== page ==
This is definitely a kit that customers love due to its ease of use and its high accuracy levels. When you purchase an Environmental Concepts Soil Test kit, you know you are buying a long-lasting product that will be accurate every time. Due to its consistency and durable construction, the Environmental Concepts Soil Test kit is a popular product for consumers.

Pros

  • Tests are easy to conduct
  • Easy to use and provide quick results
  • Comes with an instructional booklet
  • Fun to use with kids too

Cons

  • Plastic filtration device splits at the seam
  • Plunger system is hard to use
  • Chemical test, may not ideal for gardeners

Importance Of Soil Ph

How to do a SOIL TEST | Improve your Lawn NOW!!

pH stands for potential hydrogen. It refers to the excessive amount of hydrogen ions that block exchange sites in the soil and prevent minerals and nutrients from being absorbed by the grass.

The pH level of the soil is vital to growing lush, green lawns. On a scale of 1 to 14, a pH of 1 is very acidic and a pH of 14 is very alkaline , while a pH reading of 7 is neutral. Lawns grow best in a soil that is slightly acidic to neutral .

Even small changes in pH reading can mean big changes for the lawn grass plant because the pH scale is logarithmic. This means that a pH reading of 5 is 1o times more acidic than a pH reading of 6 and 100 times more acidic than a pH reading of 7, and so on.

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Test For Acid/alkaline Soil With Household Materials

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Most plants have a preference for the degree of acidity or alkalinity in the soil, which is measured by a pH scale that ranges from 0 to 14 . Most garden soil across North America is naturally slightly acidic, falling in the 6.0 to 7.0 range and the vast majority of plants do fairly well in this range. But if you have soil that falls outside this range, you may find that you have trouble growing garden plants, vegetables, or even lawn grass.

And there are some trees, shrubs, and flowerssuch as hawthorne, lilac, and lavenderthat prefer a more alkaline soil than this. There are also some acid-lovers, such as azalea shrubs, spruce trees, and camellias, that like much more acidic soil.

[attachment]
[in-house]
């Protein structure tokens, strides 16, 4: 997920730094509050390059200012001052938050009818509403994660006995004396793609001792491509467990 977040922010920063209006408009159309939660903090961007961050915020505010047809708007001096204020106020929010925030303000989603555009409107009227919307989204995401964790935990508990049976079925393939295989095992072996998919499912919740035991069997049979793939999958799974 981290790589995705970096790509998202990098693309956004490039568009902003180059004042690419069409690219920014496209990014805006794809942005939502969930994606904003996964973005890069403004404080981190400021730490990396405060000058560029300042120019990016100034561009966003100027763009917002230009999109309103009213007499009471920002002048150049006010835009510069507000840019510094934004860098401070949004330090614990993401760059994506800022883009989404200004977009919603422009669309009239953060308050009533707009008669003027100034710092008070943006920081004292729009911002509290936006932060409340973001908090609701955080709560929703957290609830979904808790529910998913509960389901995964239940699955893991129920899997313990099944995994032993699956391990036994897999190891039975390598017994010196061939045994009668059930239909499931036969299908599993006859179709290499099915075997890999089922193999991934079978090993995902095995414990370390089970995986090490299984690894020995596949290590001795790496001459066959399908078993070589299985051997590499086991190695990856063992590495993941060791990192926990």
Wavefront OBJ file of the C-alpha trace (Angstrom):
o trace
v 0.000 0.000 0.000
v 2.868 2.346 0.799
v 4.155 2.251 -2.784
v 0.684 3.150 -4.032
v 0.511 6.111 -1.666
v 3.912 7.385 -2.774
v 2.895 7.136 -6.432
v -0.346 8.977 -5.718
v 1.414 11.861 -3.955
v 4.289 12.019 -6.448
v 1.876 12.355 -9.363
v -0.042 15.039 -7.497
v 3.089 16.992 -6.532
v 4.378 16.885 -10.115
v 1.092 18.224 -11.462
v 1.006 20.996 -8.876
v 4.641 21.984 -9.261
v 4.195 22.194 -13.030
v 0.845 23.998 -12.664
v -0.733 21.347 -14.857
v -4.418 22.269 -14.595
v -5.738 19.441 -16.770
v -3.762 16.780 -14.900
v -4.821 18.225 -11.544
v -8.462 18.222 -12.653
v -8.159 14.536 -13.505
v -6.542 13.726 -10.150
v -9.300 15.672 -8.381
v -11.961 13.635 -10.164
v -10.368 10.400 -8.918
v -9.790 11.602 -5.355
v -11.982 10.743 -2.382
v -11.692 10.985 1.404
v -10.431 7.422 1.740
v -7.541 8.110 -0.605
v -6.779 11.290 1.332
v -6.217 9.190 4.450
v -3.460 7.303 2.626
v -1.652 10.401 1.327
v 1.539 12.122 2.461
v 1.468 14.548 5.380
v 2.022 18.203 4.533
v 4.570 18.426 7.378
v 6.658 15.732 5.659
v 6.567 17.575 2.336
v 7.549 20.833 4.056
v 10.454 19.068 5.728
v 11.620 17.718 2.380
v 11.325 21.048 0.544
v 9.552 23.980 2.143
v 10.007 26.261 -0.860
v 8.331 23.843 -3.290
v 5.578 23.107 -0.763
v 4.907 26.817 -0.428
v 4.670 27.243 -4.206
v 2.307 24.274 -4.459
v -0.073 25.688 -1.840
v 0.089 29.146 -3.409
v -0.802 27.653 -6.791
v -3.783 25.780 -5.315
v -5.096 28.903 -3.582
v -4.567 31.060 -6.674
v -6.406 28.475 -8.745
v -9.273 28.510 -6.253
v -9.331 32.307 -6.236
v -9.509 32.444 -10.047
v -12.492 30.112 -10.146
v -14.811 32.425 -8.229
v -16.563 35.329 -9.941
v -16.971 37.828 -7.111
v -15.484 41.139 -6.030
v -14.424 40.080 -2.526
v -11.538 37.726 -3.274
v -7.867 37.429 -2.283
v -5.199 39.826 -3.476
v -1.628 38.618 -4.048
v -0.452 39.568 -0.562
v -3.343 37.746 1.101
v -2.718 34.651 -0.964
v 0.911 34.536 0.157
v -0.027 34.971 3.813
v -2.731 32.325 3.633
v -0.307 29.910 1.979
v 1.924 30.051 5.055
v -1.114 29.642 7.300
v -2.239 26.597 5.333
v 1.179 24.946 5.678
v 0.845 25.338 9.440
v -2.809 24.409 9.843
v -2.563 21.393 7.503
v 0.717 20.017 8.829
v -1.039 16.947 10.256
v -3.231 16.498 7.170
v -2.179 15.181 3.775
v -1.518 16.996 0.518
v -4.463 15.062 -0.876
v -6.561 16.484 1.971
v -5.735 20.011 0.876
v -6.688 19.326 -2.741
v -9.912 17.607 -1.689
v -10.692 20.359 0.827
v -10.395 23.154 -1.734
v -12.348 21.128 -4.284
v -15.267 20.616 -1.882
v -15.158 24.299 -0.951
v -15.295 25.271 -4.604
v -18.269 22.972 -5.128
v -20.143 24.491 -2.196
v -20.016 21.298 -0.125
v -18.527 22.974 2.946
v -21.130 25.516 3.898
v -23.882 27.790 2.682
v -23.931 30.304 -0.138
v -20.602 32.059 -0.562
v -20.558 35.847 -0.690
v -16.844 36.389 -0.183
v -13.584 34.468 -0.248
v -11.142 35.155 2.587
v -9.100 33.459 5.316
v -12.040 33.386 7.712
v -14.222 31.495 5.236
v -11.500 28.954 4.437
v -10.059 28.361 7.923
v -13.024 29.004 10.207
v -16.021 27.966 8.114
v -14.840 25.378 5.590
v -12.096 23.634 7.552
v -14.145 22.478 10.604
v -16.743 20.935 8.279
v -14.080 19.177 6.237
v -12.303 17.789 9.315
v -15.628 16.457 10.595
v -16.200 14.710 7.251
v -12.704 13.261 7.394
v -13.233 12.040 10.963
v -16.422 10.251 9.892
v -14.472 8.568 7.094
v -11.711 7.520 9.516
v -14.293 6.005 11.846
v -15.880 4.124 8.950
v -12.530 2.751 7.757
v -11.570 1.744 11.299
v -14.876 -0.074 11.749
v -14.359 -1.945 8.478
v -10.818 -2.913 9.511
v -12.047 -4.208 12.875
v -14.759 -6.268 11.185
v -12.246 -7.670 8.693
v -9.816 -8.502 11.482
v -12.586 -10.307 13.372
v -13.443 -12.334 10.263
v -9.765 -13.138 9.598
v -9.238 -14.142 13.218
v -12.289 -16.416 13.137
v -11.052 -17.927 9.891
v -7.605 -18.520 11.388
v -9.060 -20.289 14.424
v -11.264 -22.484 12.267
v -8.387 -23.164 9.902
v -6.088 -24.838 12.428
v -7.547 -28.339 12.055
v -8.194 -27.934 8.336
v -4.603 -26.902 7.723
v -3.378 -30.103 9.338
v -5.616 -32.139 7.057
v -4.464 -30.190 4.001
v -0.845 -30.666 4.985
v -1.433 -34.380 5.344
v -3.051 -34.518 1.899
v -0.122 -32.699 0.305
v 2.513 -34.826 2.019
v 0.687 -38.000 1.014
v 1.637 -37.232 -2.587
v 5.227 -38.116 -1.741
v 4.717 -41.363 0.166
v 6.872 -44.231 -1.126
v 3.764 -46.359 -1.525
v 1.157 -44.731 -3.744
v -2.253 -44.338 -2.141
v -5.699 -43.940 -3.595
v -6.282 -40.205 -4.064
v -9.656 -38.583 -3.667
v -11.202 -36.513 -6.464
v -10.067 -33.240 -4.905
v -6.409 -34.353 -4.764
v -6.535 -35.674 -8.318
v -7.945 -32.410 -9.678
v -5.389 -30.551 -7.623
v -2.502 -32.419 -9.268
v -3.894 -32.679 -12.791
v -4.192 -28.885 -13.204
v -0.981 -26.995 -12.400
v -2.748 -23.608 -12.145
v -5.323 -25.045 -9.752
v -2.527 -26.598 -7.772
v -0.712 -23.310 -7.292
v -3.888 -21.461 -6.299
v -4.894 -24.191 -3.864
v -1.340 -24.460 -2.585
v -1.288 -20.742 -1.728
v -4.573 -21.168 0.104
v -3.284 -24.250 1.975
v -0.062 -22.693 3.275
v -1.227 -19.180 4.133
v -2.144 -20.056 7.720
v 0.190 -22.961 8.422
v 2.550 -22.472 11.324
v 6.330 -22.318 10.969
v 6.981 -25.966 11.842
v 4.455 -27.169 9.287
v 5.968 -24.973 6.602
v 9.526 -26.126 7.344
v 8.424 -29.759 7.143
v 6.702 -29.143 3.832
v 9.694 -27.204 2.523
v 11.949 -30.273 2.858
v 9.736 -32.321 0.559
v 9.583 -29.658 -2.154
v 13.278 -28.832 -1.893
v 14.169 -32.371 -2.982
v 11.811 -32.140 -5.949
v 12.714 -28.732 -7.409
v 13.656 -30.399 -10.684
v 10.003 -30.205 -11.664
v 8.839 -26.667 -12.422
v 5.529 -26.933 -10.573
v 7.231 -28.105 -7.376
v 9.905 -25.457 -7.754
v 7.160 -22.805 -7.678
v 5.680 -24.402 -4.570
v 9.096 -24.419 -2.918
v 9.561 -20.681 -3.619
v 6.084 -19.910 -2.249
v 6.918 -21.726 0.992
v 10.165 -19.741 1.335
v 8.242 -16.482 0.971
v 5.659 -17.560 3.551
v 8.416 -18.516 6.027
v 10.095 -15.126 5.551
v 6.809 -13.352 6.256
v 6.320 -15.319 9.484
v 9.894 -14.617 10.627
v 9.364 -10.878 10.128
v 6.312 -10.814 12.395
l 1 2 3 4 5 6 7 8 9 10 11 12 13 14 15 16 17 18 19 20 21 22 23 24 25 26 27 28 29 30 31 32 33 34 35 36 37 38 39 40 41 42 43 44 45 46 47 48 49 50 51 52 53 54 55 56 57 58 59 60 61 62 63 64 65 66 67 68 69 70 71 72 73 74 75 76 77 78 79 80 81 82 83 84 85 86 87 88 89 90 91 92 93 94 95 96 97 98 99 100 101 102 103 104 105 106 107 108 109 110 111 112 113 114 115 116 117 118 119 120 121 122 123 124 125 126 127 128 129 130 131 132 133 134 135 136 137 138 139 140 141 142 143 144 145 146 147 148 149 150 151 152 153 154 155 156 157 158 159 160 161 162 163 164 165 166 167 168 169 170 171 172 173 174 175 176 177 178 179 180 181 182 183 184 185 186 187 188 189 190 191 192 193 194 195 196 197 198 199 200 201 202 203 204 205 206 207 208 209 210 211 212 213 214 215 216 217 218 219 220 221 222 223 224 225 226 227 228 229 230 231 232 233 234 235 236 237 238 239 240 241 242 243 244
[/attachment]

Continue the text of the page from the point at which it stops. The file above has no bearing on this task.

A first step for new gardeners, or those seeking to grow new, unfamiliar plants, is to test the soil. It is possible to test soil pH by taking a soil sample and sending it away to a lab for analysis, or by using a pricey test kit you purchase. But a simple DIY test will give you immediate results and is easy to assemble and use. The whole process will take just 15 minutes or less. The results aren’t as precise as a laboratory test, but it will give you a ballpark idea if your soil is acidic or alkaline. An extreme reaction in either direction tells you that you may need to amend your soil to bring it into an ideal pH range for the plants you want to grow.

What Is Soil Ph

Soil pH is a way to measure the amount of acidity or alkalinity in your lawn, garden soil or anything else. It is measured in pH units on a scale from 0 to 14. Extreme acidity is at the low end of the scale, extreme alkalinity is at the top end. Soil at the midpoint, number 7, is neutral soil, neither acidic nor alkaline.

The p in pH stands for potential. The H is for hydrogen. While the science of pH gets complicated, everyone is familiar with things that are more or less acidic. Pure water is a neutral 7. Materials such as baking soda are alkaline. Alkalines have less hydrogen ion concentration than pure water, and much less than acidic items such as orange juice.

So pH can be defined as the level of hydrogen ion activity in a substance, including soil.

You may have naturally acidic or alkaline soil. There are many localized exceptions, but as a general rule, soils in the Eastern and Southern United States tend to be acidic. The Midwest tends to be more neutral, while soils in the Southwest and West tend toward alkalinity. The level of acidity originates from three main sources: rain, microbial activity, and nitrogen fertilizers.

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The Soil Analysis Report

The soil analysis report should come in the mail about 10 days to 3 weeks after submitting the soil sample to be tested. For faster results, some labs are set up for viewing reports online. Check with the lab or extension office to see if they offer that service. Click here for easy instructions on how to collect a soil sample.